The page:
Pashmina History

Pashmina History

Where did Pashmina shawls originate? The name itself is a breed of mountain goats found in the Himalayas. The goats are found high up in the regions of Nepal, Tibet, India and other parts of Central Asia. These animals have a short inner coat which is called Pashmina, and this wool is what’s used to make Pashmina shawls and scarves.

Over the years, manufacturers varied the fibres included in Pashmina shawls, especially if they want it to become softer. Silk and cashmere fibres are combined with wool to vary the texture of the fabric. Depending on your personal preference, you can buy a Pashmina shawl which has 50%, 60% or 70% cashmere, with the remaining material made of silk. There are also shawls made using 100% cashmere. So in short, the history of pashmina goes back centuries to the days of Napoleon over 200 years ago when he presented a pashmina shawl to his wife. She was so pleased with the shawl that she asked Napoleon to get more so she could share them with her fashionable society friends. After, two hundred years of it's popular history,  pashmina remains an essential part of a fashionable wardrobe and popular wedding and bridesmaid gifts, attesting to the durability and widespread appeal of this classic accessory.

Utmost Quality, Timeless Elegance

A classic picture of the elegant, modern woman is one who wears a business suit with a scarf around her neck. For years now, scarves have become the ultimate go-to accessory for women who would like to add a touch of class and elegance to their outfits. But not all scarves are created equal. There are 100% silk scarves from designer labels which are preferred by fashionistas, while there are the more traditional Pashmina shawls which are worn as scarves for those who like a bit of history with the garment they’re wearing. Here, we will take a look at what makes Pashmina shawls such an elegant, timeless accessory, and what you need to do to prolong the life of one.


Pashmina Shawls, the Basics

Next, why are Pashmina shawls a must-have for all the fashion-conscious women out there? First of all, this garment which doubles up as an accessory is ultra-versatile. During the summertime, you can wear it around your head as a scarf or headband. If you’re heading to the beach, you can wear the Pashmina shawl as a cover up which you can tie around your chest or around your waist. During the colder months of the year, you can wear the shawl around your neck in a multitude of ways. The tighter its knot around your throat, the warmer you will feel.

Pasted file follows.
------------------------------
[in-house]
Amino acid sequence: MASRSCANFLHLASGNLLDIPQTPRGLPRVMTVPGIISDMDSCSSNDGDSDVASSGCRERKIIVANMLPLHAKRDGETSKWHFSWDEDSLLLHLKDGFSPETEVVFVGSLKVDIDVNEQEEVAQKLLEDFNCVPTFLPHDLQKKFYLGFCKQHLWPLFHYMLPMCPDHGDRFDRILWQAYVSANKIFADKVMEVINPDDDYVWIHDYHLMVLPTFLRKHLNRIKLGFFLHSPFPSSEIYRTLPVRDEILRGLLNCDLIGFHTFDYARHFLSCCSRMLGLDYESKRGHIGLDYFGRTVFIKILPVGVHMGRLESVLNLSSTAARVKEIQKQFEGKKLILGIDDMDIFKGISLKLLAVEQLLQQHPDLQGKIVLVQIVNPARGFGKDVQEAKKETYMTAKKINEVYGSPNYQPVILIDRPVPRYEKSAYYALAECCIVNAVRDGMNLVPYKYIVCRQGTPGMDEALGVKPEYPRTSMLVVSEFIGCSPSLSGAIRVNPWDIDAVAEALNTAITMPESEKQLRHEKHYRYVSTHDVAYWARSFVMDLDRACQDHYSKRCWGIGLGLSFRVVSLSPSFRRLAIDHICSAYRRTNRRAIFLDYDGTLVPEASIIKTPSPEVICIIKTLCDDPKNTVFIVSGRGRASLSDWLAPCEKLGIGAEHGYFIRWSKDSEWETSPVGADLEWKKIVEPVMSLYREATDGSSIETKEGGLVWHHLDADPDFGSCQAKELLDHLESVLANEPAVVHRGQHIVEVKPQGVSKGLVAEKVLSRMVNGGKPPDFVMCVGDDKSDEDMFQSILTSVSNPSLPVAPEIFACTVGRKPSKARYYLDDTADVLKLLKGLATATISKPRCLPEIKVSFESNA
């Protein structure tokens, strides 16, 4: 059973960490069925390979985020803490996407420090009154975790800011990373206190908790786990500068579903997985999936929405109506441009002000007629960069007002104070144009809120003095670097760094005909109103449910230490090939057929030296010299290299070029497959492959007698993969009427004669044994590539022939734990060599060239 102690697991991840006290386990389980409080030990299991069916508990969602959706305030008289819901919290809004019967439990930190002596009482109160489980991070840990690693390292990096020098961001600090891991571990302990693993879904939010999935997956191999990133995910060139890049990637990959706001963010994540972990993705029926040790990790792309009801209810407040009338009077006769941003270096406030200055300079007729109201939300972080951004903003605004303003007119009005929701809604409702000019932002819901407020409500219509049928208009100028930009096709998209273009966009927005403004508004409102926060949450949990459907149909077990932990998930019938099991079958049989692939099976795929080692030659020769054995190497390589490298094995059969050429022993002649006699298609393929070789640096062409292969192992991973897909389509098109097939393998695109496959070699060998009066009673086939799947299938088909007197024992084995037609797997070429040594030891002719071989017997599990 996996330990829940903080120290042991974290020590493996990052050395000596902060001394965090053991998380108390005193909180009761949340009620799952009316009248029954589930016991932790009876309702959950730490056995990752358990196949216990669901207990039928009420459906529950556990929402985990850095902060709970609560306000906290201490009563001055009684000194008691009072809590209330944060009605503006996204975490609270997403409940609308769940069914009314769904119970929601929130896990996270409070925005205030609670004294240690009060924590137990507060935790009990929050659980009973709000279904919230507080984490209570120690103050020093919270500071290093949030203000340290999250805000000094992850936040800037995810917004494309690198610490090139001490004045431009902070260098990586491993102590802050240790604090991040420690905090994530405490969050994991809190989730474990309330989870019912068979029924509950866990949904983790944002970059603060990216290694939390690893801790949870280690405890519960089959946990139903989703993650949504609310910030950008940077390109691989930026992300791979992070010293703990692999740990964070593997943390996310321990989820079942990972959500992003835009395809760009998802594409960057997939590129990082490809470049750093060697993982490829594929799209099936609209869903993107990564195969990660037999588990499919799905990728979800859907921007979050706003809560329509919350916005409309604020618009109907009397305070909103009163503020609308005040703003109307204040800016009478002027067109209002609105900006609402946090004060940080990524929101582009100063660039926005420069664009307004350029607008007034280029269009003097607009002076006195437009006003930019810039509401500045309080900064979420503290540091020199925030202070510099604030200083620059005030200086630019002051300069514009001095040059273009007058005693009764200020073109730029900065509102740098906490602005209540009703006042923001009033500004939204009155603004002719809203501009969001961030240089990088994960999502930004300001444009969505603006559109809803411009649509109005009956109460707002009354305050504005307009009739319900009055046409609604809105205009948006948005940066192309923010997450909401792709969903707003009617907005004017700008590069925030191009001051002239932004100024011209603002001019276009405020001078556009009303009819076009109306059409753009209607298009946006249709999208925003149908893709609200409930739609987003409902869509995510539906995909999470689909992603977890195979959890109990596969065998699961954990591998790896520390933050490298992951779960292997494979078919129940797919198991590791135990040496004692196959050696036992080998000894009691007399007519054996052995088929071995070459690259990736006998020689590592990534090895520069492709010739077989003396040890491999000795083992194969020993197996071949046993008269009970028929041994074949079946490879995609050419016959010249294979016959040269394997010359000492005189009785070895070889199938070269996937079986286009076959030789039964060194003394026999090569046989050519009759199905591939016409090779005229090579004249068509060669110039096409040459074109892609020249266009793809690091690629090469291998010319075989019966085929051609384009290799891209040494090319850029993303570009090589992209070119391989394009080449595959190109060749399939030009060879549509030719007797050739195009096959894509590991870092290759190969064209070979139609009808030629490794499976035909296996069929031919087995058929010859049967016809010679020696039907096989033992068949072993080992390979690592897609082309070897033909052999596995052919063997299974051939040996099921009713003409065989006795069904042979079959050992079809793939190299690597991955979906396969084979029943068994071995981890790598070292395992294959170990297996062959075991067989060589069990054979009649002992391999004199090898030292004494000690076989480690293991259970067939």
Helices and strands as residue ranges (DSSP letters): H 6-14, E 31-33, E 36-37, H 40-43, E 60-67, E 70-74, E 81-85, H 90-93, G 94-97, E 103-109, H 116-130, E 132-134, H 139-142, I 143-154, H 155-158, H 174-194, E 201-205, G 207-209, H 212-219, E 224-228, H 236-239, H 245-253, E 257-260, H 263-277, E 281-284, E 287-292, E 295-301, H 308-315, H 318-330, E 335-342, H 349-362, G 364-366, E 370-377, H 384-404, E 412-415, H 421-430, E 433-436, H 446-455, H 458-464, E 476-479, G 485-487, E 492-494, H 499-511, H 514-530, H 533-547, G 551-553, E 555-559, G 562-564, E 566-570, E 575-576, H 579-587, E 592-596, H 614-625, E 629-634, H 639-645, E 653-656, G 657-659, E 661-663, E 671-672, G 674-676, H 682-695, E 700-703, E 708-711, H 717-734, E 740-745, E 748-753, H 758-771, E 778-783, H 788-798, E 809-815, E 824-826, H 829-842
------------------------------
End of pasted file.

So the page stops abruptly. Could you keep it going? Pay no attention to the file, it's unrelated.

Second, Pashmina shawls are known the world over for their utmost quality. Aside from shawls, you can buy Pashmina scarves, stoles, mufflers, sweaters, blankets and other products. Depending on where you will buy such products from, you are bound to find ones which are personally hand-woven by the traditional weavers of the Kathmandu Valley. These ethnic groups and families have been weaving Pashmina fabrics for centuries now, and this is the tradition incorporated each time you wear a Pashmina shawl.

Additional Tips when Buying Pashmina Shawls

If you are in the process of upping your collection of Pashmina shawls, here are a few tips that you can keep in mind:

  • Choose a colour that’s close to your skin tone.

There are plenty of Pashmina patterns, designs and colours that you can choose from. If you are wearing one close to the skin, it is best to choose a flattering hue for your skin tone. But if you would like to use the Pashmina to brighten an otherwise dull outfit, you can go ahead and choose a bright coloured-design. 

  • If you would like to have an authentic Pashmina-wearing experience, make sure that you’re not buying an imitation product.

There are plenty of knock off products out there, especially with a product as common as a scarf. To make sure that you are buying an authentic Pashmina product, look for the Hallmark label. This was introduced by the Nepalese Government a few years ago to ensure the quality of Pashmina products in the market. 

  • Know how to care for your Pashmina shawls.

Finally, to prolong the life of your Pashmina shawls, use a mild detergent and hand wash them as much as possible. The delicate fabric will get ruined if you run them on a washing machine or tumble dryer cycle, so hand washing or dry cleaning is your best option.

Here are few links which can help understand more about pashmina and how to take care of them.

Want To Know Pashmina History In Wikipedia?

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